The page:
Viewing cable 08STATE71787
Title: FEEDBACK FROM THE BALTIC COUNTRIES ON THE FY 2008

IdentifierCreatedReleasedClassificationOrigin
08STATE717872008-07-03 16:39:00 2011-08-30 01:44:00 UNCLASSIFIED Secretary of State
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DE RUEHC #1787 1851635
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P 031639Z JUL 08
FM SECSTATE WASHDC
TO RUEHRA/AMEMBASSY RIGA PRIORITY 0000
RUEHTL/AMEMBASSY TALLINN PRIORITY 0000
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UNCLAS STATE 071787 
 
SIPDIS 
 
E.O. 12958: N/A 
TAGS: EE LG LH AMGT EAID
SUBJECT: FEEDBACK FROM THE BALTIC COUNTRIES ON THE FY 2008 
OPERATIONAL PLAN PROCESS 
 
REF: RIGA 318 
 
 ¶1.  We would like to thank posts for their hard work in 
completing FY 2008 Operational Plans (Op Plans).  This was 
the first year your posts completed Op Plans, and we 
appreciate the efforts that went into this process. 
 
¶2.  The Op Plan process is a key aspect of the Secretary,s 
foreign assistance reform, providing a comprehensive, 
interagency picture of how resources received by posts will 
be used to support assistance objectives and the 
transformational diplomacy goal.  This new process gives the 
Secretary and the Department the tools to strategically 
allocate resources to improve effectiveness, impact, 
efficiency, and coordination.  By providing details on 
proposed activities, tactics, and results, the Op Plan 
process provides the Department with the information needed 
to refine and defend resource requests, inform the allocation 
of appropriated funds, and explain to the Secretary, 
Congress, OMB, and the public how the United States is 
fostering progress in specific countries and toward achieving 
regional and global objectives.  To achieve these goals, the 
Op Plan process must be comprehensive, covering all State 
Department and USAID programs managed both by Washington and 
in the field. 
 
¶3.  We appreciate posts, feedback on this year,s Op Plan 
process.  While we have made major changes to the Op Plan 
process since its pilot year for FY 2007, including 
significant reductions in the amount of data collected and a 
streamlined review process, we continue to seek ways to 
improve the process so as to both gather the data necessary 
for the Department and minimize the burden on our posts and 
USAID missions.  This includes continuing to evaluate whether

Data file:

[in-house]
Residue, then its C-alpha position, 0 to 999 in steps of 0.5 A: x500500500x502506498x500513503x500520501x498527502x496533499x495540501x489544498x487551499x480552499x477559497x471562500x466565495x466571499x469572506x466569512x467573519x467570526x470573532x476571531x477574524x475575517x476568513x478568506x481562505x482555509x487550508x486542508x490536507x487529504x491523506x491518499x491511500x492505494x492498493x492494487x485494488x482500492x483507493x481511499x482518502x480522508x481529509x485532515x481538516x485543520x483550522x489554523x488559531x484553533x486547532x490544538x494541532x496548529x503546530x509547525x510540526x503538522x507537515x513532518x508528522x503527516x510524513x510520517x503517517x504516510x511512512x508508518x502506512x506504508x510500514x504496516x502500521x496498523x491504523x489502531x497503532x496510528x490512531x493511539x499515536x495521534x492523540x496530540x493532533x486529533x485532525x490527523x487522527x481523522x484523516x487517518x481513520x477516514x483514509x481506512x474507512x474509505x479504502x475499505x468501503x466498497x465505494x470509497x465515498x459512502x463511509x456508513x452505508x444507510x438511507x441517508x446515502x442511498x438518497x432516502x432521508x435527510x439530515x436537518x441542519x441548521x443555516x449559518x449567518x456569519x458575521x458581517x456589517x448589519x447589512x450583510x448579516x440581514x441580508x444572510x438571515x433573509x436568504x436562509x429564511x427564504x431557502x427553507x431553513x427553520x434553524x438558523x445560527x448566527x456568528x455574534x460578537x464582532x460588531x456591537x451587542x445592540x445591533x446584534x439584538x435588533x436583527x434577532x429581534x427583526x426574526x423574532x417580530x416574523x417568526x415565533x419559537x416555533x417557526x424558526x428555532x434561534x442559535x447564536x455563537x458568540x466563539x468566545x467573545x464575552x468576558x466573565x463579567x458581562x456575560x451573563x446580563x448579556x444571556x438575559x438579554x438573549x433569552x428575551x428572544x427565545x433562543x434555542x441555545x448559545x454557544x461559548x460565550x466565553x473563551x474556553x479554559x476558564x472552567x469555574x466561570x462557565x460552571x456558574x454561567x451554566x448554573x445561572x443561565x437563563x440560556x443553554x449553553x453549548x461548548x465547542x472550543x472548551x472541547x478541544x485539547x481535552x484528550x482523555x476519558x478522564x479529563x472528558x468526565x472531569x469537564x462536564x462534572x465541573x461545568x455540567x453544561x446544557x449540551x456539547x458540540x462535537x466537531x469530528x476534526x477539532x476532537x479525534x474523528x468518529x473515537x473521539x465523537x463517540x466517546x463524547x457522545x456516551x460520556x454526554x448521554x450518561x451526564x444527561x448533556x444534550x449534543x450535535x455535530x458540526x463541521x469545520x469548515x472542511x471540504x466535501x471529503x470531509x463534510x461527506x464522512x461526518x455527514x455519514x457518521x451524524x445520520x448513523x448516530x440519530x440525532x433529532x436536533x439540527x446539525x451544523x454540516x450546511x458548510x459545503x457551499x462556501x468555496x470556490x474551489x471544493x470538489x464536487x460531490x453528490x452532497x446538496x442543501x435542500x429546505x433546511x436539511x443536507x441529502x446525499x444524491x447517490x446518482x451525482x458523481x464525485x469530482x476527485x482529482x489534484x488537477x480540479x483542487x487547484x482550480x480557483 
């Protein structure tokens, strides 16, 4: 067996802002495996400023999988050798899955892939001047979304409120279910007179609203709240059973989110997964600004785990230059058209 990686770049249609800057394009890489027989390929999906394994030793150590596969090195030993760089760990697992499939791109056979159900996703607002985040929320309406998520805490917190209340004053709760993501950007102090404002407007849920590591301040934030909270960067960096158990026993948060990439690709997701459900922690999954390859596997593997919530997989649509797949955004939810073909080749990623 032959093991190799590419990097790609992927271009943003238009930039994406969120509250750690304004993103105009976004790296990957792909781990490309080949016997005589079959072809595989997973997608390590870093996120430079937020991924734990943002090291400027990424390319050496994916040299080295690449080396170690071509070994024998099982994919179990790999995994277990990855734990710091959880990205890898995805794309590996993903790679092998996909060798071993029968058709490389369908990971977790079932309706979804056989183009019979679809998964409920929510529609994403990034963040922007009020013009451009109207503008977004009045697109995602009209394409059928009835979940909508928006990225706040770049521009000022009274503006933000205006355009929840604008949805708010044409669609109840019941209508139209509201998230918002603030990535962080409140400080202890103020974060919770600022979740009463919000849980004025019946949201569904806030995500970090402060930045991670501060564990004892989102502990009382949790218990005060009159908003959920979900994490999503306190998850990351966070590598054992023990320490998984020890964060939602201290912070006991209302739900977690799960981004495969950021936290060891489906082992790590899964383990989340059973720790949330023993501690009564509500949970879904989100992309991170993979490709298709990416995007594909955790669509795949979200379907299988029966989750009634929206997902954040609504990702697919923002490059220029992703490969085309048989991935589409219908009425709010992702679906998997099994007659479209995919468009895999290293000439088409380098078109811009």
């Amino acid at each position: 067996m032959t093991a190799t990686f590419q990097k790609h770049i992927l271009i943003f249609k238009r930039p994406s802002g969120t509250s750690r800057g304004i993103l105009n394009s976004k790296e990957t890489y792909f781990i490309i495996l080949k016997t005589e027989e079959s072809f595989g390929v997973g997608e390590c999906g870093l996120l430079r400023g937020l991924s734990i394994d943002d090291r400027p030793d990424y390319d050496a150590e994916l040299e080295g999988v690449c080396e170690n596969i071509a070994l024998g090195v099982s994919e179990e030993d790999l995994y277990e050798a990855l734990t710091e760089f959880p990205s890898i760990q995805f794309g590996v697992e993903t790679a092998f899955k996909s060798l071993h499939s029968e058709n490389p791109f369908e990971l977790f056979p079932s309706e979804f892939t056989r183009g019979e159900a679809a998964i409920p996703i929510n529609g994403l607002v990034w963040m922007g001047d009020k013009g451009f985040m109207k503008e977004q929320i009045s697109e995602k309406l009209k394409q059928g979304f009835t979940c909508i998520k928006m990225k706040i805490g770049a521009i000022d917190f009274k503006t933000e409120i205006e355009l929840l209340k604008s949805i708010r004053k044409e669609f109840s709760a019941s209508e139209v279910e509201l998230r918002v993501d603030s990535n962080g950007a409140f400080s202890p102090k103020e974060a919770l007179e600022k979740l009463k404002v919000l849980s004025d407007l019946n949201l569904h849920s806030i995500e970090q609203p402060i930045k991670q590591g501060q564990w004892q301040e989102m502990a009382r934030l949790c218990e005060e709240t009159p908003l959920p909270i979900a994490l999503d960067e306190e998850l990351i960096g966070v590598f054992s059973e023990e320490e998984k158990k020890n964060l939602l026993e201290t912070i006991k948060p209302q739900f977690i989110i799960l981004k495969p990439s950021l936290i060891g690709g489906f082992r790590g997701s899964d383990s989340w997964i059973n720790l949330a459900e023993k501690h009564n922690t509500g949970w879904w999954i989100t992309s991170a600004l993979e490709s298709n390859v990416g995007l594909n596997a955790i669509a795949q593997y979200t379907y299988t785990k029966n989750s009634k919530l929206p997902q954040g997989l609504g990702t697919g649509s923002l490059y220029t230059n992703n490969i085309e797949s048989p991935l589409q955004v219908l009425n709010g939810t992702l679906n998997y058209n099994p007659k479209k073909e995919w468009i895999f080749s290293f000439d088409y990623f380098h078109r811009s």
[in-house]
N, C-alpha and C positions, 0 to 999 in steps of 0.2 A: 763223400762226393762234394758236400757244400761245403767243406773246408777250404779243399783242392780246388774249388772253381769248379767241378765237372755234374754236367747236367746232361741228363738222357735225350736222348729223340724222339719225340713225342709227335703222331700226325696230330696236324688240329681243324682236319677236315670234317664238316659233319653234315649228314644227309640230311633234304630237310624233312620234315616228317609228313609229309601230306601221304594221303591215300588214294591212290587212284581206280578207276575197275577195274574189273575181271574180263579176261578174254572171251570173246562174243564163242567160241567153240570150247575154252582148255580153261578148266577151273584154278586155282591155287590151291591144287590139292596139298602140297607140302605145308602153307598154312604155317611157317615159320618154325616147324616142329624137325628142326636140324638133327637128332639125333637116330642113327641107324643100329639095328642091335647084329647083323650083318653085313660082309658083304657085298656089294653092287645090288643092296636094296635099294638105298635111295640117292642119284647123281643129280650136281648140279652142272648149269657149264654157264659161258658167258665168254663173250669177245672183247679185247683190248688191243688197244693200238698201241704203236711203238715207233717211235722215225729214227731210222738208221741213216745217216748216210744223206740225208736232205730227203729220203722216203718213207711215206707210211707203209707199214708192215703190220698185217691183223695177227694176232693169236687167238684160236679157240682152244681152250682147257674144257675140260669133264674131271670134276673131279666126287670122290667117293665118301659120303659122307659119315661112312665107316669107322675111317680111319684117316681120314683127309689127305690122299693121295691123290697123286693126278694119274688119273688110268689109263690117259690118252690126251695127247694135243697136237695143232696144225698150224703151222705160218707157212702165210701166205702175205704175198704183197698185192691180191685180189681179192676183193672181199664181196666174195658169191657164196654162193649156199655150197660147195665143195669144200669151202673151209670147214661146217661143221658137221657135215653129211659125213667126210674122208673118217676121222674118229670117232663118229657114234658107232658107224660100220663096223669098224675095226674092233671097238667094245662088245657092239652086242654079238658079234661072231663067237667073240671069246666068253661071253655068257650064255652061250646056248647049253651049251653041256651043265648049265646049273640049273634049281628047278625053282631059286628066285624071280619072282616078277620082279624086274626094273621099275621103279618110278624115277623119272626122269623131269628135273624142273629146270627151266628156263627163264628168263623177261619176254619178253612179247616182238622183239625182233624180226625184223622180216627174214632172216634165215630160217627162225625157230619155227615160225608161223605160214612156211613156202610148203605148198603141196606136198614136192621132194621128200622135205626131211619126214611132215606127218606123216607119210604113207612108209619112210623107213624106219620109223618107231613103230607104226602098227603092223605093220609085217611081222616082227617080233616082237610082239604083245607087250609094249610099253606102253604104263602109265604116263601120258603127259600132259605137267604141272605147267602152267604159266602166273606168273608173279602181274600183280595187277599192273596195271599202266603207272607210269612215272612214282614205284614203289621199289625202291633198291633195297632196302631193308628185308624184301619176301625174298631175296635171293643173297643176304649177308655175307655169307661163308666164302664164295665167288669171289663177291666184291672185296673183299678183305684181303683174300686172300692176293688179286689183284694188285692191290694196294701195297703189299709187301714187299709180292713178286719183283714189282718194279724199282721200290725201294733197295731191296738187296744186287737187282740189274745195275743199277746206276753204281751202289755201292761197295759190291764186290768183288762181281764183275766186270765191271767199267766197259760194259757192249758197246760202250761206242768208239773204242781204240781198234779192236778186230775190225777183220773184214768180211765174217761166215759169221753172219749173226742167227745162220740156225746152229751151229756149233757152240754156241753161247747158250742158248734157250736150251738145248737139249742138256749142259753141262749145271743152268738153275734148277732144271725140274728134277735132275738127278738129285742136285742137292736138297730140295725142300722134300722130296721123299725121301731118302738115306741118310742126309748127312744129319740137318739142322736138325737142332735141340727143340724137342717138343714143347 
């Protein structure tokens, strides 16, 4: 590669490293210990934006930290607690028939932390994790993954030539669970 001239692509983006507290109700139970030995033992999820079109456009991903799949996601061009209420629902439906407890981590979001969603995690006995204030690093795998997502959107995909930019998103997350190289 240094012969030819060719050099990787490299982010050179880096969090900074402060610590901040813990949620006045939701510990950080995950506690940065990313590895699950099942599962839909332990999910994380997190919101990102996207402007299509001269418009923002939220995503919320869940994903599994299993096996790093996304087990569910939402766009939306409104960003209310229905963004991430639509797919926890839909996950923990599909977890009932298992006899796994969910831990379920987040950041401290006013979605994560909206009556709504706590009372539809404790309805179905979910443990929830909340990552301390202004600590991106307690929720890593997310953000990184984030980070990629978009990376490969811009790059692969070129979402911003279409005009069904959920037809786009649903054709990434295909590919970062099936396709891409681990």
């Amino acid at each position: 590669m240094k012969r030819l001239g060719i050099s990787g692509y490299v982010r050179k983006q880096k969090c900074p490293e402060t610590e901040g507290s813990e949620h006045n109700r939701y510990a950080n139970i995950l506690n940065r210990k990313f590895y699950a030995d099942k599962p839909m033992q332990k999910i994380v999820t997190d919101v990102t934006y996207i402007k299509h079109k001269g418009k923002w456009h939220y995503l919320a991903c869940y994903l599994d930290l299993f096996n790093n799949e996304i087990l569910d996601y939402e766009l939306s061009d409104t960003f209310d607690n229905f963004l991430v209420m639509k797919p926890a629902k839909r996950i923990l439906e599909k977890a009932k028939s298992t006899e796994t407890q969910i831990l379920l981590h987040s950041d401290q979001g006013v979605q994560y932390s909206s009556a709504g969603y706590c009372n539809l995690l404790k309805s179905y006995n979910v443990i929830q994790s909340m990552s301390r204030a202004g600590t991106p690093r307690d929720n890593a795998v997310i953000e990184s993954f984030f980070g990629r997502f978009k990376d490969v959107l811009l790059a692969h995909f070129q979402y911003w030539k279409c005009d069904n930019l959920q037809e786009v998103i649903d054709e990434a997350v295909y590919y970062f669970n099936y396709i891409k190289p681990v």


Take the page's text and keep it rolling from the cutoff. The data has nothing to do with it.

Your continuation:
we have struck the right balance for posts managing only 
limited security assistance programs. 
 
¶4.  Realizing that posts going through the Op Plan process 
for the first time would experience difficulty, we took 
measures that would minimize the burden for posts: 
 
-- In August 2007, all posts were asked to identify an Op 
Plan coordinator who would be responsible for the development 
of post,s plan, coordinating the work of the country team, 
and interfacing with Washington staff on guidance, 
troubleshooting, and questions (STATE 115037).  We believe 
that posts that did not identify coordinators until late in 
the process had more difficulty completing their Op Plans. 
Without identified coordinators, it is not clear that 
tailored guidance and other assistance intended to make the 
Op Plan process easier reached the appropriate staff at posts 
when it would have been most helpful. 
 
-- Given that posts around the world manage foreign aid 
portfolios of widely divergent scales and complexities, we 
recognized from the outset that a one-size-fits-all approach 
would not be appropriate.  Therefore, we provided 
supplementary guidance for partner countries receiving only 
military assistance (FMF and IMET).  This guidance was 
developed by the Bureau for Political-Military Affairs, with 
input from the Defense Security Cooperation Agency (DSCA), to 
assist Security Assistance Officers, Defense Attaches, and 
Political-Military Officers at post in completing an 
abbreviated Op Plan for countries receiving only FMF and IMET 
assistance.  This guidance was available online and provided 
to posts in mid-March. 
 
-- Lastly, every post was assigned a point of contact in the 
Office of the Director of U.S. Foreign Assistance to help 
posts navigate the Op Plan process.  To the extent that posts 
had difficulty in preparing their submissions, had questions 
on guidance, or required assistance with the Op Plan 
software, they were strongly encouraged to take advantage of 
this resource.  Additionally, Office of the Director of U.S. 
Foreign Assistance staff held widely publicized weekly 
conference calls in the month leading up to the Op Plan 
submission deadline to help posts work through issues arising 
with their plans. 
 
¶5.  As difficult as the preparation of the Op Plan has been 
for many posts, we appreciate posts, support for the 
Secretary,s goal of integrating assistance with policy goals 
and ultimately providing better accountability to the 
taxpayer.  We believe that, having gone through the process 
for the first time this year, posts will find it an easier 
exercise in future years.  But we will continue to look for 
ways to ease the burden on posts and stand ready to provide 
both improved guidance and direct technical assistance as 
necessary. 
 
¶6.  Finally, we should note that the inclusion of SEED 
'graduate' countries in the annual SEED report will be ended, 
starting with the FY 2008 report.  As a result, the three 
Baltic posts will not be required to contribute to this 
annual report this fall or in future years. 
RICE